Q: Hello, I am the mother of a 10-year-old boy. We don’t allow violent video games in the house, but we do allow him to play first-person shooter hunting games (Duck Hunter, Cabela’s, Big Buck Hunter, etc.), which he loves, especially as he takes a hunting trip with his father every year. My fear is that his love of these games and hunting is somehow desensitizing him to real violence and is carrying over into inappropriate behavior; he will also often play shooting games with his friends (cops-and-robbers style) and talk about his favorite types of guns and how they kill. My concern has been heightened since the Sandy Hook shooting and subsequent discussions about media violence and increasing gun control measures. My question is, are the hunting video games negatively affecting my son, or desensitizing him to person-against-person violence?
- Humbled over hunting games, NY
A: Dear Humbled,
Hunting is a time-honored tradition carried down from our days as hunter-gatherers. It can teach your son patience and how to use weapons safely, and it can endow him with a respect for life and love of the natural world. Since we no longer need to hunt for our food, your son’s experience of hunting is perhaps most importantly a ritual bonding with his father—and earlier generations.
The critical issue is what meaning your son makes of those experiences—and what relationship that has to his video game play. He may have a more realistic understanding of the impacts of violence because of his experience with hunting, which could make it clearer to him that the video game images don’t truthfully represent what happens when a bullet hits a living being. One can easily see how someone who is sensitive to those experiences would be even less inclined to shoot or become violent towards someone else, as they have seen the realities of death and suffering.
While there is research that has examined how young people respond to first-person shooter games where the targets are people (or people-equivalents like aliens or zombies), the Center on Media and Child Health’s Database of Research has not found any rigorous research that explores the influence of playing hunting video games. With person-against-person video game violence, the killing is rewarded especially if it is reflexive and efficient. Video games portray violence as powerful, cool, and the way to resolve conflicts and prevail. They don’t show what it’s actually like when someone suffers the wounds that real-life weapons inflict. Instead, they can make violence feel attractive and desensitize players to the suffering, loss, and grief that can result.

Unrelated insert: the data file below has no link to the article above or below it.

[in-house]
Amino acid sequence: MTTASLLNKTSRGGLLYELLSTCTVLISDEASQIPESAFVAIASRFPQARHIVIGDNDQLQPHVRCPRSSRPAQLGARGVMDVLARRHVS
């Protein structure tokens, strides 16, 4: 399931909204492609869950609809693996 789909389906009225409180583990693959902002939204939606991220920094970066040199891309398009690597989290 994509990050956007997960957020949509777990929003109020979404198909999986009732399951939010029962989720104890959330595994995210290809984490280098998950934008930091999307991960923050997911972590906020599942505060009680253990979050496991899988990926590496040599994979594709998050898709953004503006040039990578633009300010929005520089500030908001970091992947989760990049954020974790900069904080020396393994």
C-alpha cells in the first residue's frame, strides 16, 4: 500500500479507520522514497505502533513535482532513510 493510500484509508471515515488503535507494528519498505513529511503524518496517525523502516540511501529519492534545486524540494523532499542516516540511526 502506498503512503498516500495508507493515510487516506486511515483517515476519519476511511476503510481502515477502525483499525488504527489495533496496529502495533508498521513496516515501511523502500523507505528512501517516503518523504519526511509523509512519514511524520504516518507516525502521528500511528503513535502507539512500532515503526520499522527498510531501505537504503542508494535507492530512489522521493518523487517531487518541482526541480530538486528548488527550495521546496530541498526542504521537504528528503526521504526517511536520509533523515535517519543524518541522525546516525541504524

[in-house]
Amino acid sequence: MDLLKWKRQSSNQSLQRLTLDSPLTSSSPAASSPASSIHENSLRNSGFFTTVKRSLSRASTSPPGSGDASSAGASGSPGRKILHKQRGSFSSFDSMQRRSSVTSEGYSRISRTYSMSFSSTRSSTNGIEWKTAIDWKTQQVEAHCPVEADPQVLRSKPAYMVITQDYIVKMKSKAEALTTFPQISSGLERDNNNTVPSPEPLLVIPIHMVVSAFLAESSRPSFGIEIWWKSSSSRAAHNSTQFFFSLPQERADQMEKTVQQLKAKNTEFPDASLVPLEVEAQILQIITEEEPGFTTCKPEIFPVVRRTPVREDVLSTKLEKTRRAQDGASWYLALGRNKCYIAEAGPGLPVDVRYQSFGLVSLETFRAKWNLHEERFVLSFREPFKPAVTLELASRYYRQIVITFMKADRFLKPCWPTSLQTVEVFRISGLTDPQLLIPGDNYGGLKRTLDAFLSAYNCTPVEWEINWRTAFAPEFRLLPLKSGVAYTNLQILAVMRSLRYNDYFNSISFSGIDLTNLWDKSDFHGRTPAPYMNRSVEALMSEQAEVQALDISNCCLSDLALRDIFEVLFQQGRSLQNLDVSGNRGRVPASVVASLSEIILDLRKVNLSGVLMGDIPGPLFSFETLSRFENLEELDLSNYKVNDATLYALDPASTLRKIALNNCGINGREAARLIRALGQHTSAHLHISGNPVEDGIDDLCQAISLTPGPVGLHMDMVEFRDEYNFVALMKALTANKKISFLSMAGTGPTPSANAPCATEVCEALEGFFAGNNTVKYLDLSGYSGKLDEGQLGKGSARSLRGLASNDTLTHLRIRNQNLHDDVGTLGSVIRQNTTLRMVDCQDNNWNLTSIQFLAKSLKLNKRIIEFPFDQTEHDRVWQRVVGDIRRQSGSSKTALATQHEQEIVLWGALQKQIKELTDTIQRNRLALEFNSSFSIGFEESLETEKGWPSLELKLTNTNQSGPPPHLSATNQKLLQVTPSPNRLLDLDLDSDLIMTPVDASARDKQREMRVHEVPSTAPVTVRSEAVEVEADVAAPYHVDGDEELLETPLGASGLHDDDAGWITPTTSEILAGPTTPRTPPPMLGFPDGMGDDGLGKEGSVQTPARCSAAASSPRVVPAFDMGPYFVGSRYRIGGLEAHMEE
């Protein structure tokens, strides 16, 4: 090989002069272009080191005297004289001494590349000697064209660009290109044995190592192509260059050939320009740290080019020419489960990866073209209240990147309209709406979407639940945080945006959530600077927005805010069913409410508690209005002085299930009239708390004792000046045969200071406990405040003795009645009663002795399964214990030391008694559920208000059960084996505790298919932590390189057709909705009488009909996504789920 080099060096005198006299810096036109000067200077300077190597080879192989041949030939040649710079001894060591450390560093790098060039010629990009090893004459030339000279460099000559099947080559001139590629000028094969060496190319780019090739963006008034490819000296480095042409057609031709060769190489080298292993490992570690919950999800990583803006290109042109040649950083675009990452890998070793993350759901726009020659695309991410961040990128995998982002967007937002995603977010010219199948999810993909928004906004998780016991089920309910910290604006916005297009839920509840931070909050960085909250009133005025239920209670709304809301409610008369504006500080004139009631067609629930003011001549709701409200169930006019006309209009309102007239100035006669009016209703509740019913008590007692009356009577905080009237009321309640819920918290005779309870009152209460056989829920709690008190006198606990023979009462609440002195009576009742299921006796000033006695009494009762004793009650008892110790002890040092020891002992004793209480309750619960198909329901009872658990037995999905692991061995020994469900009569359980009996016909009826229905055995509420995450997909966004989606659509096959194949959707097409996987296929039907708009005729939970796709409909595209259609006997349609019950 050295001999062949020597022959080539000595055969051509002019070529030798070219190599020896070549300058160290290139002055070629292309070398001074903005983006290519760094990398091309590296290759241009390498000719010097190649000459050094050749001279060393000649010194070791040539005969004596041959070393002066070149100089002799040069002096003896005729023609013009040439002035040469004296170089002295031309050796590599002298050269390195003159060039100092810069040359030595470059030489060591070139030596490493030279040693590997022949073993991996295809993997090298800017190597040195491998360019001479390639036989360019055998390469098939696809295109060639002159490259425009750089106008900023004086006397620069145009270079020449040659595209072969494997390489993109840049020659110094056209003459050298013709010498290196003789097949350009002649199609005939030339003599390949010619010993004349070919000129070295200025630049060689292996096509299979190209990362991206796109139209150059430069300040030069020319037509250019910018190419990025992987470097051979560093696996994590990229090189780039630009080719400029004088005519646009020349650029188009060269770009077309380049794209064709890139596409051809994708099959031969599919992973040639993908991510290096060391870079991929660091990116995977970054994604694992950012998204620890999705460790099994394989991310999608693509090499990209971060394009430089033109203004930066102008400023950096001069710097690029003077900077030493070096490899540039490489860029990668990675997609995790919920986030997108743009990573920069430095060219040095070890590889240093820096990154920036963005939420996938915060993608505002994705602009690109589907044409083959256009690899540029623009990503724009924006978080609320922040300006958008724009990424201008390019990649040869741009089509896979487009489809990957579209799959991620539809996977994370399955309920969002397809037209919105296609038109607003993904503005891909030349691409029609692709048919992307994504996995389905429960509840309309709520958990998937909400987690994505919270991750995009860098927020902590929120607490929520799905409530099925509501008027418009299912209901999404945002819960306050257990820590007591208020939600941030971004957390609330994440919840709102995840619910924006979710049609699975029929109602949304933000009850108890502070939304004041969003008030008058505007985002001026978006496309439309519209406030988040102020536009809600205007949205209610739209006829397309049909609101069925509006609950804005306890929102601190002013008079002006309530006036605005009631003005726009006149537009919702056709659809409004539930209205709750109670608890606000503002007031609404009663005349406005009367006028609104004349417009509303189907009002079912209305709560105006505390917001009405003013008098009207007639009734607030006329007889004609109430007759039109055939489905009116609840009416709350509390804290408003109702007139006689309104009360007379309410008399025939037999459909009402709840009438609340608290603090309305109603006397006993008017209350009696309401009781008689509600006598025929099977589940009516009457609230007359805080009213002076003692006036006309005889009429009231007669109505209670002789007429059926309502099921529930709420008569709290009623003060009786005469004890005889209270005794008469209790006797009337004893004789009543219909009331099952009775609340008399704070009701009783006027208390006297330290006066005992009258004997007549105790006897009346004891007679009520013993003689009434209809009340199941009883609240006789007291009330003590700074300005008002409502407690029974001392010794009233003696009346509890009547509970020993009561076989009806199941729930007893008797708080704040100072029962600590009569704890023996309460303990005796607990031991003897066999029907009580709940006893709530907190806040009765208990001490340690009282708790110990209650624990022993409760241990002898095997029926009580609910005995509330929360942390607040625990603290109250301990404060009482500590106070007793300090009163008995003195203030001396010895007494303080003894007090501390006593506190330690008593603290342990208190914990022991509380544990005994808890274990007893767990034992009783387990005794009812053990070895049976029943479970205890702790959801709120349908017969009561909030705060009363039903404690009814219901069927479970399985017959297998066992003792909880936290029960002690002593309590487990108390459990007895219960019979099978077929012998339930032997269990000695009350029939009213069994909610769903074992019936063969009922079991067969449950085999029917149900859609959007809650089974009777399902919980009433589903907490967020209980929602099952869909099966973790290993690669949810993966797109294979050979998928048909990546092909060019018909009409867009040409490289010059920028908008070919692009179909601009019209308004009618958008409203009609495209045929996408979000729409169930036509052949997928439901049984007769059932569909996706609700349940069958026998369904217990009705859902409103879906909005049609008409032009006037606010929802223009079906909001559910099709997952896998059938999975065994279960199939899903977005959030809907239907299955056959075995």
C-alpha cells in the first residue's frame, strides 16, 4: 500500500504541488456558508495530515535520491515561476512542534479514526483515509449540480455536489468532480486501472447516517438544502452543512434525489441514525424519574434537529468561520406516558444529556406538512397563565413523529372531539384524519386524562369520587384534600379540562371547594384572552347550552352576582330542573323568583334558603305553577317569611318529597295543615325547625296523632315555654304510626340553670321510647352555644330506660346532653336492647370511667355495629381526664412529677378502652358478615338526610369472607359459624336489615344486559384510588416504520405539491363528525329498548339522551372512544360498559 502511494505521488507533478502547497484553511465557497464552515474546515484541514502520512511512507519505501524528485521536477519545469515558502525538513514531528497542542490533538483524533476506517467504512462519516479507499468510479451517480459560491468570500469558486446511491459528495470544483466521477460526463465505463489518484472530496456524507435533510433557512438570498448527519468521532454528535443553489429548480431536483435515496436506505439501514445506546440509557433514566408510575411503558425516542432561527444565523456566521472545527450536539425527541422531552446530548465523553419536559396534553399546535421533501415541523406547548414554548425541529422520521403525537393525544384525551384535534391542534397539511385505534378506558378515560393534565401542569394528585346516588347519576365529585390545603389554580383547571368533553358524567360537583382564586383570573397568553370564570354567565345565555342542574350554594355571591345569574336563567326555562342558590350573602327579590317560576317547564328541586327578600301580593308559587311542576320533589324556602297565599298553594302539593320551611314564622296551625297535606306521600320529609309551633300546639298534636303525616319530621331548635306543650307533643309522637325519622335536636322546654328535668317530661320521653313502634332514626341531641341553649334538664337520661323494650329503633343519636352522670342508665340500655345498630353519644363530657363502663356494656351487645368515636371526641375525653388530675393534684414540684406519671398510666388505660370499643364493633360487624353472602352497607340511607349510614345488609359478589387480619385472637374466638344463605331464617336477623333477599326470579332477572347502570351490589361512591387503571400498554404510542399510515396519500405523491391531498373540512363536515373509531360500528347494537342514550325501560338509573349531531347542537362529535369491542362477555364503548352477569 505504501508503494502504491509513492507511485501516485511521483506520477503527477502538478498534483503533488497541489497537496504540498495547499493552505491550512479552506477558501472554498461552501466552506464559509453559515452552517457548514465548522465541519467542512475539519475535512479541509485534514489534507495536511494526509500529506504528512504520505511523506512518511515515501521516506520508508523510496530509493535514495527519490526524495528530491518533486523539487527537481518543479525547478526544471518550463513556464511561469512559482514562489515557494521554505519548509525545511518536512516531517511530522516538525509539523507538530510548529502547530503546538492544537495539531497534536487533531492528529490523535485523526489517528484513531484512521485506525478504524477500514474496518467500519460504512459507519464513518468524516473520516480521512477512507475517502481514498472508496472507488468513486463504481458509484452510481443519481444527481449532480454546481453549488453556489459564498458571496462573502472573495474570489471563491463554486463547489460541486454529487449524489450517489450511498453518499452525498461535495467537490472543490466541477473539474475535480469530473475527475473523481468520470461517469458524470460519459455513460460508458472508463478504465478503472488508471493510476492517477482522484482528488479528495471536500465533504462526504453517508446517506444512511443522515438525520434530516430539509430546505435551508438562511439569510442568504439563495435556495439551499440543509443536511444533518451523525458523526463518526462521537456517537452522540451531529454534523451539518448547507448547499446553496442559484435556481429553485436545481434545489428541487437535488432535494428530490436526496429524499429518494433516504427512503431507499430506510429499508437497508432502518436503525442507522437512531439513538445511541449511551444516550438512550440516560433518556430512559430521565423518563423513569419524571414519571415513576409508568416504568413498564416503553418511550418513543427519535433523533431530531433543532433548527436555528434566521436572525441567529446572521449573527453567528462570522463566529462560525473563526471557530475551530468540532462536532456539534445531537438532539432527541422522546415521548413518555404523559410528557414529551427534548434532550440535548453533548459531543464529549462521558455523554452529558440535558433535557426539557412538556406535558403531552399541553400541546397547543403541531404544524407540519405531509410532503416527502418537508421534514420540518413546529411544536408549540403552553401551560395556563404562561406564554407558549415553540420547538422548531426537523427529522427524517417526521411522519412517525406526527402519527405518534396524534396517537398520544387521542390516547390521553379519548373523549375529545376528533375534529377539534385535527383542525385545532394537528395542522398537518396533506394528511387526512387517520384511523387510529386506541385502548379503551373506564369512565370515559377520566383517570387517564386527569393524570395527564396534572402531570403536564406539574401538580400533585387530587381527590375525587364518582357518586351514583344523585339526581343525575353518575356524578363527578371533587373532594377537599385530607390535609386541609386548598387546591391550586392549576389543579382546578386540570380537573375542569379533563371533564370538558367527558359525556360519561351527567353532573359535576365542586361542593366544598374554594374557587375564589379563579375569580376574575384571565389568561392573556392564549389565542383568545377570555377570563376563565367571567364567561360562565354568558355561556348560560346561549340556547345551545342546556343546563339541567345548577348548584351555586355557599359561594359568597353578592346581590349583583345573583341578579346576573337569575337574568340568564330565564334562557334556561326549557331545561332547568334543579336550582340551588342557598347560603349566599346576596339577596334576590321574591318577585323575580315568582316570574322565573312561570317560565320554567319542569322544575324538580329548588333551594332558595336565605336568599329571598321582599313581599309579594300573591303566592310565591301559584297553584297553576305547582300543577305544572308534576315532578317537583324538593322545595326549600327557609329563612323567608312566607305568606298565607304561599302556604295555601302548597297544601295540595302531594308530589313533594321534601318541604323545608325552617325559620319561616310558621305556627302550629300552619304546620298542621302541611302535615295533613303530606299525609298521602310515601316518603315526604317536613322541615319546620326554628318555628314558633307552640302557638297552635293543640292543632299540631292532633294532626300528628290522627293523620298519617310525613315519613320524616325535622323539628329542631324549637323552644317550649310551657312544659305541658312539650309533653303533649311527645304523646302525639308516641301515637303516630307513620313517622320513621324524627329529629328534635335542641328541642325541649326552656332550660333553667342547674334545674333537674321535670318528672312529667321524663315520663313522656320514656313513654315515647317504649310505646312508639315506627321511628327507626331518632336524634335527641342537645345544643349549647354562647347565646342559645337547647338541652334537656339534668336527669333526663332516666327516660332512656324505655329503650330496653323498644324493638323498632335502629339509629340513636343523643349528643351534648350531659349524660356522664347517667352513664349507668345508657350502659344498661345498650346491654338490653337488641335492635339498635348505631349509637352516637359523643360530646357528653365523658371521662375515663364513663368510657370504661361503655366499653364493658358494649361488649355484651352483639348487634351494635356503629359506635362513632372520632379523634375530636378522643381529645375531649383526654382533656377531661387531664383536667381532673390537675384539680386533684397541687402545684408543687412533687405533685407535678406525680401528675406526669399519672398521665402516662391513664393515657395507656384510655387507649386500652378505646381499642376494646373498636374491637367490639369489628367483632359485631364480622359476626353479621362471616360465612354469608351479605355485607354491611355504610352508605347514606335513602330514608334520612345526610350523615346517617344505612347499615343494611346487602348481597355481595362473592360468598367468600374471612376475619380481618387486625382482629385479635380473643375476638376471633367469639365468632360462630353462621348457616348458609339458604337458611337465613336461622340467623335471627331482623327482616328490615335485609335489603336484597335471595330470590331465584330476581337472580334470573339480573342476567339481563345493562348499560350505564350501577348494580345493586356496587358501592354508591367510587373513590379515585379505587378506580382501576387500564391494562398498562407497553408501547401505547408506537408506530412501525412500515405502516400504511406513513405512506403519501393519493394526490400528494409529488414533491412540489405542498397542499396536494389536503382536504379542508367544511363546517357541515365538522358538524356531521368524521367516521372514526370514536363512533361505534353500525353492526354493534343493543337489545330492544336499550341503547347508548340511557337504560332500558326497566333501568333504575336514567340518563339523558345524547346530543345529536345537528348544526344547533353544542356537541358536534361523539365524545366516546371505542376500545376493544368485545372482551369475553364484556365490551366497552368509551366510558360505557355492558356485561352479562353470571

I would recommend that you talk explicitly with your son about these issues:
- Ask, in a non-judgmental way, how he feels and what he thinks about hunting. Encourage him to learn from American Indians and other masters of the hunt, to understand and respect the animals he hunts, and to think about how he can honor his prey and never waste a kill.
- Sit with your son as he plays his video games and discuss the ways that it simulates and that it differs from real hunting. Avoid overt criticism or passive acceptance, but make your concerns known. Although he (and his dad) may be annoyed in the moment, this will show him that you care about who he is and who he will become, that you take the influence of video games seriously, and that you are willing and able to parent him in the digital domain as well as “real life”.
Remember, as irritated as kids can get over active parenting, just having this conversation will encourage your son to think critically about the media he uses and how they may influence him. Continue to observe, sharing your observations when necessary, and keep the lines of communication open when it comes to the media choices he makes.
Enjoy your media and use them wisely,